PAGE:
Essentially for Hartnett, the future for photography is about reverting backwards to begin, and then moving forwards; going back to that original essence found historically within the photography industry and craft, and then finding new ways to capture it and distribute it to the masses in a way that will capture their distracted attention, and revitalise their senses for what the visual image really means.
It is about constructing and editing the image using traditional techniques and real people, instead of reverting to Photoshop and 3D models. As he explains, “I do see Photoshop, and a lot of technological developments, as being crap. I think that there can be really great moments, but I think there can also be mass produced Emperors’ clothes. Do you know what I mean? I think it’s a real shame when people lose contact with other people and they start producing images that are really infantile. If you look at Disney and those kinds of cartoons and then you look at fabrication, I just think it’s a real shame to lose contact with humans.”
As well as producing these carefully crafted images through traditional techniques, Hartnett believes we should be collecting such artworks as well. Indeed, with our modern-day ability to snap hundreds of photographs on our smartphones within seconds and delete them as quickly as we took them, the visual image lacks longevity in the 21st century. Its existence can be fleeting. Hartnett feels part of the challenge for the future of his industry is not about developing digitally enhanced and doctored images, but instead about retaining what has already been produced - and preserving the memories of humans who once walked amongst us.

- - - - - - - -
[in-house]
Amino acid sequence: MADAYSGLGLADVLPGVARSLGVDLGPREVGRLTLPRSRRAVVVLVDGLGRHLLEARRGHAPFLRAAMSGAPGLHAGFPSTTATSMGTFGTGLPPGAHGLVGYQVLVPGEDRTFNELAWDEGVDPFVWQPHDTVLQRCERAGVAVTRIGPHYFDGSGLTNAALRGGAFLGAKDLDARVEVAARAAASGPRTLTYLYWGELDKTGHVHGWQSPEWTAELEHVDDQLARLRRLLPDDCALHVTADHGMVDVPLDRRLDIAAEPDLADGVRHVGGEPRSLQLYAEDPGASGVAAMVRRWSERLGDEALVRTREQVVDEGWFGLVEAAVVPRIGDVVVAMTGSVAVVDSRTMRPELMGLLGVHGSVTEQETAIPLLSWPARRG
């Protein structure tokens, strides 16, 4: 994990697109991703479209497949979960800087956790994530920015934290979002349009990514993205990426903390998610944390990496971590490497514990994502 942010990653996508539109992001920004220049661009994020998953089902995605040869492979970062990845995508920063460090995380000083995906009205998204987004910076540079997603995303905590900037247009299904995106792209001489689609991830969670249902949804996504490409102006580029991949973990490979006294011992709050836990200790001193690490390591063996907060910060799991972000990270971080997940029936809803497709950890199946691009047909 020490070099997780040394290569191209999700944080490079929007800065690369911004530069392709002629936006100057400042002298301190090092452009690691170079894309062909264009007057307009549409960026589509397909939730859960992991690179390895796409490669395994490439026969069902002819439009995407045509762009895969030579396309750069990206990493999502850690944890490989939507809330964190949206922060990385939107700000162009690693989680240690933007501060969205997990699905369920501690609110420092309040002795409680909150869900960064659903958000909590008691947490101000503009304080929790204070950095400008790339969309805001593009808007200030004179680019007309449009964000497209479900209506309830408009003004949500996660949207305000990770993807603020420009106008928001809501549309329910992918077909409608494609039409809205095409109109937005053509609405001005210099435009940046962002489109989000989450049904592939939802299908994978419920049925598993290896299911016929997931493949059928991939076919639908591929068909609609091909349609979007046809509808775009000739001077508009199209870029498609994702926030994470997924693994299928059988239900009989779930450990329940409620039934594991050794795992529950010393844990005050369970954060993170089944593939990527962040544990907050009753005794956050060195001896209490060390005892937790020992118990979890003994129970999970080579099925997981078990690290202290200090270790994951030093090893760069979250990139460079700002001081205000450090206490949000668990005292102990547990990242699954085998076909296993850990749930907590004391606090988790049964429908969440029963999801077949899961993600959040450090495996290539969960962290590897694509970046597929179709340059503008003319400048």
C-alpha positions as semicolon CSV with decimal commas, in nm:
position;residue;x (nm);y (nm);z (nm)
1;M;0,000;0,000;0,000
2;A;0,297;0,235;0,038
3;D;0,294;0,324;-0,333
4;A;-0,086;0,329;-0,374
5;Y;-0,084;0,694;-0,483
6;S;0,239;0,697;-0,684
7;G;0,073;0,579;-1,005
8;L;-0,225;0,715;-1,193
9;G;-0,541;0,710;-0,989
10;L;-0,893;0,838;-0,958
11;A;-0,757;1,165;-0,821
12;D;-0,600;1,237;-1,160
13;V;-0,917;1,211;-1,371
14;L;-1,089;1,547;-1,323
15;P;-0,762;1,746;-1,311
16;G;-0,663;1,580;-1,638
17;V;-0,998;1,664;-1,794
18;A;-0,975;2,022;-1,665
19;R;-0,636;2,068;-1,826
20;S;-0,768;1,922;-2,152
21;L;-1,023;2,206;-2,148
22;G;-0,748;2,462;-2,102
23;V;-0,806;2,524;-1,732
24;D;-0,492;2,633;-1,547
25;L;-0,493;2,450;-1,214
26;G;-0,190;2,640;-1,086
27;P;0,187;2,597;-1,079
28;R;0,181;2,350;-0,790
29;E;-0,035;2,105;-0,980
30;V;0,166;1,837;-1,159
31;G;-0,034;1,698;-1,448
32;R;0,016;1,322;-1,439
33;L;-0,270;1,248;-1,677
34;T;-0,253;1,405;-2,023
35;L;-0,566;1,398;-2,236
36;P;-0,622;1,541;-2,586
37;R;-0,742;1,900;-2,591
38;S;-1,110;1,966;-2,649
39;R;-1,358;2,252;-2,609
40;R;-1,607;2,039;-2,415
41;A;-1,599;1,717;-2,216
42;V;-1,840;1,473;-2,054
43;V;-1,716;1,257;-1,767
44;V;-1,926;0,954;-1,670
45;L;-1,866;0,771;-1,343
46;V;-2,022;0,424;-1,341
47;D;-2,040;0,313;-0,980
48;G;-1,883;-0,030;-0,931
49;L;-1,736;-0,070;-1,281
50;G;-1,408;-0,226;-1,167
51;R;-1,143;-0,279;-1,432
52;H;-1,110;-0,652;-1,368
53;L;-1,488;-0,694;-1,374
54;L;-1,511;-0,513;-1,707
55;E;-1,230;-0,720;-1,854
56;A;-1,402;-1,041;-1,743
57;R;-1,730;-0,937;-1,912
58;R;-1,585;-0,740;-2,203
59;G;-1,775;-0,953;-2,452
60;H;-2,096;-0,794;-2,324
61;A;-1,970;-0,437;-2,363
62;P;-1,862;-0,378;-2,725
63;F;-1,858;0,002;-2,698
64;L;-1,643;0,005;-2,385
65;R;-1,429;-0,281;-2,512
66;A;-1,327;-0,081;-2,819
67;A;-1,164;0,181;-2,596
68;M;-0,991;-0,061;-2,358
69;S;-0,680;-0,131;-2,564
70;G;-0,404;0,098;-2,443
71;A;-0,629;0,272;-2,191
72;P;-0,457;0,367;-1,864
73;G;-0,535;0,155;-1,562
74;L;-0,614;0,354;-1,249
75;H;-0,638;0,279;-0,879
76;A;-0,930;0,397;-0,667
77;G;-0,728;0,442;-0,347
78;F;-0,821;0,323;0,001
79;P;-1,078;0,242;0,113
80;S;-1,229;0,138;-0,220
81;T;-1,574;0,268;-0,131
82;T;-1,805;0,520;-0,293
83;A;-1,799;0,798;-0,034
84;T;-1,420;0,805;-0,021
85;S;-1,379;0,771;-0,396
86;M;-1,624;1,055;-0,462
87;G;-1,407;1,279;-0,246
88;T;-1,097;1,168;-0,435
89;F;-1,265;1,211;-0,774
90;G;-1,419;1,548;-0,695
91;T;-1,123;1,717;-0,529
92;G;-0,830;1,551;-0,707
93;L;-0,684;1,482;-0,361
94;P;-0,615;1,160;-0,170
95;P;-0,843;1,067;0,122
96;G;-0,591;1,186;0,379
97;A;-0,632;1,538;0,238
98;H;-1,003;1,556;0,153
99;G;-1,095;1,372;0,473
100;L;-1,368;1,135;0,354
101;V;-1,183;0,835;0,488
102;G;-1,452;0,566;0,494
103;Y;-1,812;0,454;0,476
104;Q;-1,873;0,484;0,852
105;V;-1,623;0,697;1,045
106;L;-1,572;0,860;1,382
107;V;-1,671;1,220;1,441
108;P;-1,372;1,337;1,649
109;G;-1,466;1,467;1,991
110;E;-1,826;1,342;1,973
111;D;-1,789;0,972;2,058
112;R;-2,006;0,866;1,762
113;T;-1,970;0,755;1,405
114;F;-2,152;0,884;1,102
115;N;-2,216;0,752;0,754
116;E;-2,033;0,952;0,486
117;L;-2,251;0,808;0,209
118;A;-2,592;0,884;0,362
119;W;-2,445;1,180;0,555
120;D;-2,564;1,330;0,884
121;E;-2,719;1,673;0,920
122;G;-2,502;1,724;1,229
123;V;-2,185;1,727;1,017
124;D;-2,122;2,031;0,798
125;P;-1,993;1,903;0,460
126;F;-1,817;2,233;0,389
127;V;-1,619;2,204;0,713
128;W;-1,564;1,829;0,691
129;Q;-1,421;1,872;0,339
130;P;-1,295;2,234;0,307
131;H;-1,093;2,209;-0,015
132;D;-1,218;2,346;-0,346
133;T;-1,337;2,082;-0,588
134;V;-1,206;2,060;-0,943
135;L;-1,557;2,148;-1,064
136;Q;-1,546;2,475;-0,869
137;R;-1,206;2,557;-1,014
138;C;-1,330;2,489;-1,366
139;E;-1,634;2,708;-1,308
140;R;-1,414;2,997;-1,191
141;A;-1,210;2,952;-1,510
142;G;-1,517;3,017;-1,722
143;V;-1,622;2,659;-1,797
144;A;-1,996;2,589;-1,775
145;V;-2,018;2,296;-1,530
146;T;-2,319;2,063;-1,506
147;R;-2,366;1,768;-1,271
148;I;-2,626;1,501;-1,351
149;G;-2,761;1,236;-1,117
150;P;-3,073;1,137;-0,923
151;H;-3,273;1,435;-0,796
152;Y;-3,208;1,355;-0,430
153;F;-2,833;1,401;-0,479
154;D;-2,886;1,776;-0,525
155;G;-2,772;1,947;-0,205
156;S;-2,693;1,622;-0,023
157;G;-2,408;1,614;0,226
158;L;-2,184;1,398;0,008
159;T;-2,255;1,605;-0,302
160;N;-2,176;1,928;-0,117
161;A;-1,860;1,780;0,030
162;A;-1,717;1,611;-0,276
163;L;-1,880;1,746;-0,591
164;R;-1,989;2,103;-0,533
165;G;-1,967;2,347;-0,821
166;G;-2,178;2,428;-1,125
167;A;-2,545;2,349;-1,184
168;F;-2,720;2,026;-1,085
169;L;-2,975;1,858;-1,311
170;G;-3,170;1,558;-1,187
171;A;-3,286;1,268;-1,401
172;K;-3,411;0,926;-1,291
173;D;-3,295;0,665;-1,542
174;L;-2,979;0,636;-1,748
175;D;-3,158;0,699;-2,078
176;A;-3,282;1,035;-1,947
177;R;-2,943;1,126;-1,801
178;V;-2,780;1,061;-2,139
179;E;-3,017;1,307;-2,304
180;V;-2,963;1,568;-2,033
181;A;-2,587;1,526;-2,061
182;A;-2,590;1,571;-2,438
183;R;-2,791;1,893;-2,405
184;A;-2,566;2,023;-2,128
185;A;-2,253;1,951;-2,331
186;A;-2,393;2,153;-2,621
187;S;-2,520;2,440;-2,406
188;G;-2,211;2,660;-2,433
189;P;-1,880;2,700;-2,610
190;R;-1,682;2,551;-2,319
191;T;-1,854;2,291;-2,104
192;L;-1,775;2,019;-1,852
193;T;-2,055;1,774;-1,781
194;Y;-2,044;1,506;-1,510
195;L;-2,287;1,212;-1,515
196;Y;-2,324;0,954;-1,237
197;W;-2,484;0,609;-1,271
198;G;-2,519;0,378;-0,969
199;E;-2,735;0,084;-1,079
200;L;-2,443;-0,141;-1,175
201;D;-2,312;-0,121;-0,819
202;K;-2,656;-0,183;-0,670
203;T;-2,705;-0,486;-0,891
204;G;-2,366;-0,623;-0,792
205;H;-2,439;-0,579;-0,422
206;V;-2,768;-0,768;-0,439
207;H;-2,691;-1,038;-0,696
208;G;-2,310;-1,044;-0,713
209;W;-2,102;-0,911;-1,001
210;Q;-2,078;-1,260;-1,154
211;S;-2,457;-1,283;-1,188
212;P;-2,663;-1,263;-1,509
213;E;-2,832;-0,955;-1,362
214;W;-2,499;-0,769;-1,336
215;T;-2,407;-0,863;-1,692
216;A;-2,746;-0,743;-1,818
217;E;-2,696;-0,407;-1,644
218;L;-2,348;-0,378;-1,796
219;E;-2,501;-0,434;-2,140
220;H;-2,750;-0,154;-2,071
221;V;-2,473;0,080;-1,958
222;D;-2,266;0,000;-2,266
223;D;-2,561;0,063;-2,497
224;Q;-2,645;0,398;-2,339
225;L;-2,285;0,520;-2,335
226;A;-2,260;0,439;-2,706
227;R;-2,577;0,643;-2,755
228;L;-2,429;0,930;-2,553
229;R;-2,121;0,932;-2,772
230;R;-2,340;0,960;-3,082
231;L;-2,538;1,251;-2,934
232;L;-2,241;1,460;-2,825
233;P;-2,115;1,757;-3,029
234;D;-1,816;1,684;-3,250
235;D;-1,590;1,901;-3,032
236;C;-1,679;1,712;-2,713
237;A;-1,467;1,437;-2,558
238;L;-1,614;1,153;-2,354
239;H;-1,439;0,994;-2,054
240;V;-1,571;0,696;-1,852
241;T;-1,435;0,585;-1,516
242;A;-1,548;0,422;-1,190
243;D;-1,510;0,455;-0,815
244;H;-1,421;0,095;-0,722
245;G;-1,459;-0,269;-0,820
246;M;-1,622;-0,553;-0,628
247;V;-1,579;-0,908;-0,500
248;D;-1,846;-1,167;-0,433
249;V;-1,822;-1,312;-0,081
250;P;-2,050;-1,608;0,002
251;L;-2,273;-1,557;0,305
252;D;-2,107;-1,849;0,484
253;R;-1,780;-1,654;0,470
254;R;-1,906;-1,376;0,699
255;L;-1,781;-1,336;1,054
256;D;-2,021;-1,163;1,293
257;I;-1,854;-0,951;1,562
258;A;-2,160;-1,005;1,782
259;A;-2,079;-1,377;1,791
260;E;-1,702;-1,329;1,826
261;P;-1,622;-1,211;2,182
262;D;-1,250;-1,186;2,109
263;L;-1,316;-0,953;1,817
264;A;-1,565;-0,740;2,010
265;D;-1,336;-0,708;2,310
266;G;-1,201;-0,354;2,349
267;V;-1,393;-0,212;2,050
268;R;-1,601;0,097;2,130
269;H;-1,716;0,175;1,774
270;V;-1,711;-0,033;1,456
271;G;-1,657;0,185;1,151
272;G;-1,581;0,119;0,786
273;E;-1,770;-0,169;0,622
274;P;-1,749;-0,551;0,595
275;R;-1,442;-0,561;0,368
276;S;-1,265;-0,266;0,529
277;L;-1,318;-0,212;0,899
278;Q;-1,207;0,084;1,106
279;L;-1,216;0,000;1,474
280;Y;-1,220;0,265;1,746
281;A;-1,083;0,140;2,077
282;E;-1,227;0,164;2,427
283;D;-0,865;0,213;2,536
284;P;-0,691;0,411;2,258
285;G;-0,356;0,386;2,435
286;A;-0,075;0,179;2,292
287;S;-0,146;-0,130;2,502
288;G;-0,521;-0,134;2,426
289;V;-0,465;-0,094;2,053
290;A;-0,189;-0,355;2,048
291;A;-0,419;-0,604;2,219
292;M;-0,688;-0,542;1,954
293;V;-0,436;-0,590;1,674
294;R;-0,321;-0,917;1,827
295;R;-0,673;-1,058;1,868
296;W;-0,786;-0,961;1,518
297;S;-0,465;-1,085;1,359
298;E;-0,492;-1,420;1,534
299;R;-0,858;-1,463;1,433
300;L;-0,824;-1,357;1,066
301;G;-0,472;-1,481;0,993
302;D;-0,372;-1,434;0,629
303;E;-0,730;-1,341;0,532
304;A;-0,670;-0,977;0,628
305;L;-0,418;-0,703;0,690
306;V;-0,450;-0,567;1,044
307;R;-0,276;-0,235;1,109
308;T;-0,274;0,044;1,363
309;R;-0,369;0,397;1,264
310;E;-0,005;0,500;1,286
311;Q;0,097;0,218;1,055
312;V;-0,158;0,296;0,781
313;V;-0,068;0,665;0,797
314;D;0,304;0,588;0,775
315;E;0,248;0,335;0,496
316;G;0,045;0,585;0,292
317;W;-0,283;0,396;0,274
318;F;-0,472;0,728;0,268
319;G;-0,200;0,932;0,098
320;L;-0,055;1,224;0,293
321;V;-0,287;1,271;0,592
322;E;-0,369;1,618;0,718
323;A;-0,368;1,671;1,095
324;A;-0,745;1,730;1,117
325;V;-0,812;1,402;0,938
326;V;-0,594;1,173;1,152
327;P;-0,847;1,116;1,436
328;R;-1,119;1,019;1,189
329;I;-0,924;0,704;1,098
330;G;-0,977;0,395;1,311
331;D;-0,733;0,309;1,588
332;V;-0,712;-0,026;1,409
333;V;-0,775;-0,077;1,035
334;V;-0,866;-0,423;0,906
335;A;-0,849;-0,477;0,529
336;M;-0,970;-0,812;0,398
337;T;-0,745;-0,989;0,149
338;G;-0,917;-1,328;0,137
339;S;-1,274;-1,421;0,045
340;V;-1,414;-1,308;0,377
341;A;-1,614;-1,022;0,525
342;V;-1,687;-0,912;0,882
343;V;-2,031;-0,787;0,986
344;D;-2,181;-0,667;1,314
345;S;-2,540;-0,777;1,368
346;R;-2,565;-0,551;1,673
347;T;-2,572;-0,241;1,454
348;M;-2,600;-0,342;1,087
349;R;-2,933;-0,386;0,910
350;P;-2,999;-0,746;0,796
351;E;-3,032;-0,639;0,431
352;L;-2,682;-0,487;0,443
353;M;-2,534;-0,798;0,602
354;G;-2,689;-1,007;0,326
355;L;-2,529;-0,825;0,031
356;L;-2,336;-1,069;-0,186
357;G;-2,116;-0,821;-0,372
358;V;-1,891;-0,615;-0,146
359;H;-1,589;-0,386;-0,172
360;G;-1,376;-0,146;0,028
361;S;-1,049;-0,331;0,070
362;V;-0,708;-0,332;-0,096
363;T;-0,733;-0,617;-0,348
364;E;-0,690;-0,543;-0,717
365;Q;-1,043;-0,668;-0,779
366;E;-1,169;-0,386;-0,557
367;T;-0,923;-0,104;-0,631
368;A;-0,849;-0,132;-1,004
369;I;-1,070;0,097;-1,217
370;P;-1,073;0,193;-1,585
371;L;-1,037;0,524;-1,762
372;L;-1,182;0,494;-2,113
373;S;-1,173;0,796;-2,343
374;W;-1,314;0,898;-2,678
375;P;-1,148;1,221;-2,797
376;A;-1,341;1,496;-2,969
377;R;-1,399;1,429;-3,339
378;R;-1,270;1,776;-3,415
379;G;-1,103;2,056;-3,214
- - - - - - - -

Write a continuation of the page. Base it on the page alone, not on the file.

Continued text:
Hartnett explains in detail: “Over the last 15 years, I have been collecting vintage photographs from the dawn of photography, to present such visuals to a new audience. The images I have collected are ambrotypes, tintypes, real photo postcards, silver gelatin prints, albumen prints - all different kinds of different processes. I have attended auctions, photographic fairs; I have advertised in anorak publications, such as Picture Postcard Monthly - and what I have amassed in a very low profile, very quiet, secretive almost manner has been one of the most phenomenal collections of this kind of street and youth culture.” As he continues, “I have spent thousands of pounds collecting such visuals that reflect changing hairstyles, fashions, sports, leisure, pastimes and so forth – from babies to toddlers to youth to adolescents to young adults to adults to the elderly. What I have been doing in a very remote and isolated way in terms of collecting, rather than accumulating, is thinking how will these be useful in the future.”
For Hartnett, this array of images is not simply about creating a personal collection of photographs, but is about giving something back to the future of his industry to help it progress forwards and develop further in the way it considers and reflects upon images. As he avidly tells me, “I have spent so much time working on this... I am very passionate about what I have collected. This has been my life, but I do believe we all hang by a thread... all of this is carefully geared for future preservation and future presentation and, in a way, that’s my gift to planet Earth.”